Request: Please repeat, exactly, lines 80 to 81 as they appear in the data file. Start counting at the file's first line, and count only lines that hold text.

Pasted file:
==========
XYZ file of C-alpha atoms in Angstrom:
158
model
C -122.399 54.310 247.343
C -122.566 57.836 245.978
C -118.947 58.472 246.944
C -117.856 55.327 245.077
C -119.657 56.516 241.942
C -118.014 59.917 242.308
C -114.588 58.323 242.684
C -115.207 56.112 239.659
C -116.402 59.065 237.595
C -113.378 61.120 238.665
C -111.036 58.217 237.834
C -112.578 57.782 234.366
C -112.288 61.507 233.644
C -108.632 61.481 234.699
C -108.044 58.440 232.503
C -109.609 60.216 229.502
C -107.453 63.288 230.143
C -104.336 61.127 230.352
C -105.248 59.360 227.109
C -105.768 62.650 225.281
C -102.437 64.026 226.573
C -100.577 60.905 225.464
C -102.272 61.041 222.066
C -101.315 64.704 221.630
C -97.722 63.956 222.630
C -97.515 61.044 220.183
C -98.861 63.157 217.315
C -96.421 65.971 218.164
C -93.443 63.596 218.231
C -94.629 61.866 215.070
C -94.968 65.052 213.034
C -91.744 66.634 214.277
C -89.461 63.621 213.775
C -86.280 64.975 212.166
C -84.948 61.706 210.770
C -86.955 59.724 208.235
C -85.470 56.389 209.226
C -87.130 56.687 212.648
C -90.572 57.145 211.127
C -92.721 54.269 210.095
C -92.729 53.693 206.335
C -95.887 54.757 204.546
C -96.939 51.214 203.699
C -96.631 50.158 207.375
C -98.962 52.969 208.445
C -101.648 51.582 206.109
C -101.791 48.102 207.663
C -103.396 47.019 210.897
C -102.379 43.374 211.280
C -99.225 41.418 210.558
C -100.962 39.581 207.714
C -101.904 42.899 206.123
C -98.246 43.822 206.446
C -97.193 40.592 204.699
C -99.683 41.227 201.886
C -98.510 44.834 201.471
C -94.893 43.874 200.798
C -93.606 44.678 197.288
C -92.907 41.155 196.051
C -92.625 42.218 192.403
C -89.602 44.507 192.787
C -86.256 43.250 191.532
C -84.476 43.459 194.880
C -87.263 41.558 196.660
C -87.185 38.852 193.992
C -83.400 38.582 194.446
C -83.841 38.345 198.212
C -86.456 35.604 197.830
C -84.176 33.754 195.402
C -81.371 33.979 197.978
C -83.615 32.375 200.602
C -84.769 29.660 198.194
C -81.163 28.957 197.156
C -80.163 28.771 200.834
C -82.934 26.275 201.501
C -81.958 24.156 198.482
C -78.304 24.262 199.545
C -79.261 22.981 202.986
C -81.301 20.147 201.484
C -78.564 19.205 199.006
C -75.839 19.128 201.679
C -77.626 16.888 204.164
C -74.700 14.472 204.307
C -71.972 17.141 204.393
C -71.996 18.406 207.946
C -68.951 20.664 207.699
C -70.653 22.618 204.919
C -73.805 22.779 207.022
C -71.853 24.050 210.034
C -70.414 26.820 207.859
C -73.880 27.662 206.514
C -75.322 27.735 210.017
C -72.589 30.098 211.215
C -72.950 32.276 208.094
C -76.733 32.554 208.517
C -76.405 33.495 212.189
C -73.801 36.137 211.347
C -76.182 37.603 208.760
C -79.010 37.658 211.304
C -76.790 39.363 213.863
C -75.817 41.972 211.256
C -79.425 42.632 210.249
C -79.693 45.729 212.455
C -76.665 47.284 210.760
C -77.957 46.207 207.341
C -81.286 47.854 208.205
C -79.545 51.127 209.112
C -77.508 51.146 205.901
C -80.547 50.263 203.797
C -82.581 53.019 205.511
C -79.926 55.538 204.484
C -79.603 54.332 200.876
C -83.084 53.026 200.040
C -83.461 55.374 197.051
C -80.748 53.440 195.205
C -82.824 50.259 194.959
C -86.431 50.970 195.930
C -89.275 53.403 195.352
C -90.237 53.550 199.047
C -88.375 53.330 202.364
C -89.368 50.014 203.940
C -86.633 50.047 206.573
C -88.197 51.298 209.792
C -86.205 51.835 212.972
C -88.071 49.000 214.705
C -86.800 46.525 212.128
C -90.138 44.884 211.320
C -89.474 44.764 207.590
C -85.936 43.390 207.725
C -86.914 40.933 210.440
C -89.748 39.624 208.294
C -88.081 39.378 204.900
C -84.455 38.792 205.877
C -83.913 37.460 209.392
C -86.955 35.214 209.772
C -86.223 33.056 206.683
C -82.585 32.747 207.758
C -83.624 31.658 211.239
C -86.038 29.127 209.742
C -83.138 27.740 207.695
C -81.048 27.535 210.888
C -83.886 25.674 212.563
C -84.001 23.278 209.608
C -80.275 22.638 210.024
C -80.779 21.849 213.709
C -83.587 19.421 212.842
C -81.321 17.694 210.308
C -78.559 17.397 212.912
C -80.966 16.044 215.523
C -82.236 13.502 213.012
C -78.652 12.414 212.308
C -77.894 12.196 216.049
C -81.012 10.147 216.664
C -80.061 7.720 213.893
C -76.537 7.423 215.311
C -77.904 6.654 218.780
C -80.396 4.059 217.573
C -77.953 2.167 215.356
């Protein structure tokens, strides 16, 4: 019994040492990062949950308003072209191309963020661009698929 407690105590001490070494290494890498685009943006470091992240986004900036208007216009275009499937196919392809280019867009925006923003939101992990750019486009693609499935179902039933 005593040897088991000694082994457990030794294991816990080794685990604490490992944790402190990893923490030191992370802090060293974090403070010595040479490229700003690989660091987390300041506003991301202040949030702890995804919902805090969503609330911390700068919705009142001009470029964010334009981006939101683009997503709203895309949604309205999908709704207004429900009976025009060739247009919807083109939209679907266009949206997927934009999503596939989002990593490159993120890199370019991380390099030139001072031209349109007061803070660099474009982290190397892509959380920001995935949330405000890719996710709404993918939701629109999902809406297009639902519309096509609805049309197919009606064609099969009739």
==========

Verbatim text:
C -78.304 24.262 199.545
C -79.261 22.981 202.986